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Military manipulation

Learn about the media and the military

Did you hear the news this week?

Prime Minister Justin Trudeau committed to $8 billion in additional military spending over the next five years and $73 billion over the next two decades.

Meanwhile, researchers revealed the next day that the government has failed to spend more than $14 billion it committed to fight climate change since taking power in 2015.

Why is there such funding disparity between the military and the environment? Public opinion research provides part of the picture.

Poll on the public’s funding priorities

The Angus Reid Institute polled people about their priorities for the upcoming federal budget, which will be announced on Tuesday.

By far, the area of spending most people said the government is spending too little is health care (67%). Not far behind health care is the military (48%).

Canada once championed preserving the environment, but according to this poll, more people say the government is spending too much on the environment (32%) than say it is spending too little (29%).


How can this be happening?

These priorities are very surprising, considering Canadians’ self-image as a peacekeeping nation and an environmental champion. Public opinion seems to have shifted in the opposite direction.

As you may know, I have worked for peace for much of my career.

During the early 2000s, journalists often invited me to counter the arguments of the retired generals and pro-military academics who were frequenting the front pages of our major media outlets.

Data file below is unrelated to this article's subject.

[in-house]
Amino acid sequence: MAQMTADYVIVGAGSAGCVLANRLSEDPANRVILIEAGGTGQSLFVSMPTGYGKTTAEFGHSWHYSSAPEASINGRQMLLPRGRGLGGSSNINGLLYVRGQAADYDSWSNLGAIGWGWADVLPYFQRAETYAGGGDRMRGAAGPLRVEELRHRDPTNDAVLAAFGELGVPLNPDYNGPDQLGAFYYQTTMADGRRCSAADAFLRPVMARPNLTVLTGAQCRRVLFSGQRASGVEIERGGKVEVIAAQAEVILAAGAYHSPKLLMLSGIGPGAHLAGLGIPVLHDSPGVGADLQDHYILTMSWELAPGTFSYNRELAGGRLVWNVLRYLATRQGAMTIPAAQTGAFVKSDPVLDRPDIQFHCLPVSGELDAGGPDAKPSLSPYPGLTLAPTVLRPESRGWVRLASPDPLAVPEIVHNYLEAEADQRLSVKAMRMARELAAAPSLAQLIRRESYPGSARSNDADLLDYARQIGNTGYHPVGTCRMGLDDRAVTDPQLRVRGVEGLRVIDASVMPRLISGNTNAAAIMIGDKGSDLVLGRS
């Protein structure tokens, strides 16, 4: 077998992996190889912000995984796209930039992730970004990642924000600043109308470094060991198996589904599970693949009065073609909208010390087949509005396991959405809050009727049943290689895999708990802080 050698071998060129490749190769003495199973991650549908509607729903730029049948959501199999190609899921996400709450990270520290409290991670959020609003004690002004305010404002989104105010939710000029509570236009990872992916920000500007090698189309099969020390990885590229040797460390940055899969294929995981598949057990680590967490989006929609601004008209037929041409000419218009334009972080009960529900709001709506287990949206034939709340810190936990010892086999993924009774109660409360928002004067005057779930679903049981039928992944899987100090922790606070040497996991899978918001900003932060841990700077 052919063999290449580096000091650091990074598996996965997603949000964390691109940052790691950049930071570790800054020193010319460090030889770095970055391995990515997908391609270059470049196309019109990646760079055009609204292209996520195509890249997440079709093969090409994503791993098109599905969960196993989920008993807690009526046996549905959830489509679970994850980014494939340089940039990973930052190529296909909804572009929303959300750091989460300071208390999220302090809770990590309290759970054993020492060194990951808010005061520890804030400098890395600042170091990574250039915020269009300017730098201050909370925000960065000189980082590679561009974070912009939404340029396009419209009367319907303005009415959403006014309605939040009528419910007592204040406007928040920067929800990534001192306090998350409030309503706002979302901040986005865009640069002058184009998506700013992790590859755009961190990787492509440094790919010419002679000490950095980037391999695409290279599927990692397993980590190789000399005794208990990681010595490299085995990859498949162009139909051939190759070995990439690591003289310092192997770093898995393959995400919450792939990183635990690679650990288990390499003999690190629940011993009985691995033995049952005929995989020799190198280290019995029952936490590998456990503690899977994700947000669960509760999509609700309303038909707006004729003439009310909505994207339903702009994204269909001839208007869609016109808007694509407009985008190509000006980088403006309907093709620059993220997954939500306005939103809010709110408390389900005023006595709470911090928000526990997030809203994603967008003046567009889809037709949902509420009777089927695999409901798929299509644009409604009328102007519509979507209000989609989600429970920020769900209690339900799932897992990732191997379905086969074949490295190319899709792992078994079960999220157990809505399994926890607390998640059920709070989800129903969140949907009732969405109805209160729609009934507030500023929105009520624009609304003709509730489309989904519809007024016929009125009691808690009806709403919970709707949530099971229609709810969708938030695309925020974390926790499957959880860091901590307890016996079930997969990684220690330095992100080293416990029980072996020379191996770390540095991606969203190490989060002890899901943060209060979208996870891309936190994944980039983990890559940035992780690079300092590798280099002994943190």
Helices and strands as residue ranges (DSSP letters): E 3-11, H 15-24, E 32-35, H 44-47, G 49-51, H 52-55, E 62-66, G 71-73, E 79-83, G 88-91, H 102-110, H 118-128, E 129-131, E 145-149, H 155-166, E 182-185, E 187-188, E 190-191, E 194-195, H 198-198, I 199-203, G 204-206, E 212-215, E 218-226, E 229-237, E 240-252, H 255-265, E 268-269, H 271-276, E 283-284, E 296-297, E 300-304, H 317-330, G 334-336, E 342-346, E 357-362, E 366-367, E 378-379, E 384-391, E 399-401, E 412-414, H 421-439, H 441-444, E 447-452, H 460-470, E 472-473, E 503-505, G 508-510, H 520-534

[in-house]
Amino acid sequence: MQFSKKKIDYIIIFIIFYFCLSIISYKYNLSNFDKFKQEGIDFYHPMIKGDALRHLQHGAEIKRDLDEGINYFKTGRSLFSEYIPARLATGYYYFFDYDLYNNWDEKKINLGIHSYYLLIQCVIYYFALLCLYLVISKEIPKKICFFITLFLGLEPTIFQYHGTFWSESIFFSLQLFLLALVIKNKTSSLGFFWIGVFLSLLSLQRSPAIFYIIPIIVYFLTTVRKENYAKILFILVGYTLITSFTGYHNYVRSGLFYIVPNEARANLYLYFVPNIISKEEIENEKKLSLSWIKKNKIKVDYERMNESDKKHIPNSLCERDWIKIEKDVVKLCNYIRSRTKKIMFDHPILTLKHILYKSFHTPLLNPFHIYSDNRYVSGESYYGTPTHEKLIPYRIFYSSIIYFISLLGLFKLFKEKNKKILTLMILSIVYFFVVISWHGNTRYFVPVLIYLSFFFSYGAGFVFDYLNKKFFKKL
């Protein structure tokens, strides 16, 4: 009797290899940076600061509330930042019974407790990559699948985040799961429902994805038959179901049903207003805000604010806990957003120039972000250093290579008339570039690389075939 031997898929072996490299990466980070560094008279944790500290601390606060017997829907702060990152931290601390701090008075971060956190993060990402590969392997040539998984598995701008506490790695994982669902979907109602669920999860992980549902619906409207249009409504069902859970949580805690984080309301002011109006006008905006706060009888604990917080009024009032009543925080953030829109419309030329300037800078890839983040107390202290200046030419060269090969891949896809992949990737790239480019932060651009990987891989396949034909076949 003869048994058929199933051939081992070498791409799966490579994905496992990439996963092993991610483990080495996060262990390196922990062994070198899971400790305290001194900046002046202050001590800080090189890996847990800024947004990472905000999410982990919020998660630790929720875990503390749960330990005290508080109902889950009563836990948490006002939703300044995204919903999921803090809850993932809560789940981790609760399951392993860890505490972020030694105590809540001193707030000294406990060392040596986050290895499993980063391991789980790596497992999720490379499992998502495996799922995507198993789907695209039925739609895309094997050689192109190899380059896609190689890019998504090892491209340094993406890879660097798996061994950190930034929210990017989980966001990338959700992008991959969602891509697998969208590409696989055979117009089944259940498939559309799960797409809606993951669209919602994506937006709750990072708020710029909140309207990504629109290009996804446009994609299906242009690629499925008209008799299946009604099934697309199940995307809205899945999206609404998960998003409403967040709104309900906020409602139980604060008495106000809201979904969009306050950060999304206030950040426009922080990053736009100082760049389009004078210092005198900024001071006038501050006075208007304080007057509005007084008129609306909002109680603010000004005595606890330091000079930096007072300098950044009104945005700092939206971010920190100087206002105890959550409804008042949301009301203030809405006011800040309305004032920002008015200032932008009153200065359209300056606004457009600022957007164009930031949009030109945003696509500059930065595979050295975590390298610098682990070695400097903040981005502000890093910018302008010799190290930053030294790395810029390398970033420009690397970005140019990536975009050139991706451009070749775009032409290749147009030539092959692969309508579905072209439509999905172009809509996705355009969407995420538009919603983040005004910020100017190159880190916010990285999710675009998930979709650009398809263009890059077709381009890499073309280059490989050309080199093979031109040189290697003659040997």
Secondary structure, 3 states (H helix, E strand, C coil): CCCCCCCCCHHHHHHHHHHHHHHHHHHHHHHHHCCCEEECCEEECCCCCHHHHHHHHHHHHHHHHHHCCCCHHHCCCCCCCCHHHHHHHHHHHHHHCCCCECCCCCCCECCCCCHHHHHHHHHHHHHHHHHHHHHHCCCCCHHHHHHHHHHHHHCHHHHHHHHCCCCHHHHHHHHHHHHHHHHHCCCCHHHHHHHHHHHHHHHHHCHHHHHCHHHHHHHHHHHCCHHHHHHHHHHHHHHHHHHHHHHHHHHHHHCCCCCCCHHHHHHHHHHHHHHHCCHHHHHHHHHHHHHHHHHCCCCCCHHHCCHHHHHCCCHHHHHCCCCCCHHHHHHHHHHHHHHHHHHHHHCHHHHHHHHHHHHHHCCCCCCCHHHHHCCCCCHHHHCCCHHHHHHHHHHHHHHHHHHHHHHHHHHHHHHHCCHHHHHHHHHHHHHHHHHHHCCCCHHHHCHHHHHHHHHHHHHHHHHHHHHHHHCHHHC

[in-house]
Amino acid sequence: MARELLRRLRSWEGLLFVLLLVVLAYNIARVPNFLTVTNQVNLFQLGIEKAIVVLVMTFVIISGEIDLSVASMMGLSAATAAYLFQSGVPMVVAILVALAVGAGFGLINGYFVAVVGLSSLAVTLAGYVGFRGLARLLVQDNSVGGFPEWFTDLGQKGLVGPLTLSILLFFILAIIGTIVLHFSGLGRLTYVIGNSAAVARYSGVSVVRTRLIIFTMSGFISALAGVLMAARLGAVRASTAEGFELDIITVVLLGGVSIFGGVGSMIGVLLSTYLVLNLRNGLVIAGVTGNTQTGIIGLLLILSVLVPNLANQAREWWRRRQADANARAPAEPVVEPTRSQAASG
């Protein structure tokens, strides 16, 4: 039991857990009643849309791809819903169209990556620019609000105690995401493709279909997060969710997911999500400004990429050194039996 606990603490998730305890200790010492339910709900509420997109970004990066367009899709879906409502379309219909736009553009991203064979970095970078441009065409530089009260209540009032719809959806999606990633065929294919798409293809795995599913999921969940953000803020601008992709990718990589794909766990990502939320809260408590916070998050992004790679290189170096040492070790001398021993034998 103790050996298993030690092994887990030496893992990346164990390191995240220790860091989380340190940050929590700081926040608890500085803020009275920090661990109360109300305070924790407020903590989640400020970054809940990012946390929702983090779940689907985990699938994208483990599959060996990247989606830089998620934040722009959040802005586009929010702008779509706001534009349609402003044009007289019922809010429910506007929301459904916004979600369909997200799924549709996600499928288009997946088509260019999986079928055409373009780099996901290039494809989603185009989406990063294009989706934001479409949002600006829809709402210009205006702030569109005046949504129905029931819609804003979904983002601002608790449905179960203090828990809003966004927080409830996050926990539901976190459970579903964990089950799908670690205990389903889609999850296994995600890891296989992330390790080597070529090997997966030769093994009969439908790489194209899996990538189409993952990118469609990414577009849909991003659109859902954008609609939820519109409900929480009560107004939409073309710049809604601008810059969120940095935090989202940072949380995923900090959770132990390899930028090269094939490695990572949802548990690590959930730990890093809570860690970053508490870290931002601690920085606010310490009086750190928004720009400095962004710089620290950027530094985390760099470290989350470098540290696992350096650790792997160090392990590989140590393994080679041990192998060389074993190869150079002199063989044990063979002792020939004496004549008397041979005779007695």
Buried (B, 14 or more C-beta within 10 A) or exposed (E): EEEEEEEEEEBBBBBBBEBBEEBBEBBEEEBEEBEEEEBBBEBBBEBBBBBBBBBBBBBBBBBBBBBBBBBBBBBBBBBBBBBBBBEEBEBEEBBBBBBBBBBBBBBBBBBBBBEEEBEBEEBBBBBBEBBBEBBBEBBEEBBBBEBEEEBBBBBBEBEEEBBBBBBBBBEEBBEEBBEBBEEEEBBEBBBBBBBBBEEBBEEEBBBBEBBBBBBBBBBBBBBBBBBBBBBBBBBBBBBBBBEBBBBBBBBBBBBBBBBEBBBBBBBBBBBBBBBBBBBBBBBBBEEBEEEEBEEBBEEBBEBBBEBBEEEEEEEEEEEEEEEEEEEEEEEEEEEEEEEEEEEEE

You can imagine my evidence-based challenges drew scorn in some quarters, especially during the Stephen Harper years, when the pro-war Conservatives were in power.

Cover up

Journalist David Pugliese found that the military tried to conceal that it had been monitoring my activities.

Here is David Pugliese’s front page story in the Ottawa Citizen back in 2007, reprinted by


This crucial issue is why I want you to join me in our online studio audience using Zoom to tape our first podcast, Military Manipulation, on Tuesday, April 16 at 8 PM ET, 5 PM PT.

We will ask the question: Does the Canadian Armed Forces try to influence public opinion through the media?

All paid subscribers can claim a free ticket to be in the Zoom room with me and our guest, award-winning Postmedia defence reporter David Pugliese.

Paid subscriptions are just $5.50 each month or $55 per year. Sign up and claim your free ticket.

Become a paid subscriber and claim your free ticket to our podcast taping with Postmedia’s David Pugliese.

If you’re a paid subscriber, watch for a complimentary Zoom link in your email inbox on Tuesday, April 16 to join us.

If you enjoyed this article, please like, share and comment.


A message from David Pugliese, Postmedia

Steve Staples repeatedly raised warnings and concerns about the war in Afghanistan. The Canadian Forces responded by putting him under surveillance. An advisory was circulated at military headquarters among 50 officers, including two brigadier generals, of the need to counter his views and arguments.

That gives you a pretty good idea that Staples isn’t scared to tell like it is, no matter what government organization or high-ranking officials it will anger.

David Pugliese, journalist

Did you miss last week’s newsletter?

Thanks so much for everything you do for peace!


Steve and little Nessie

Staples’ Theory
Policy analyst and author Steve Staples takes a critical look at national and international issues.
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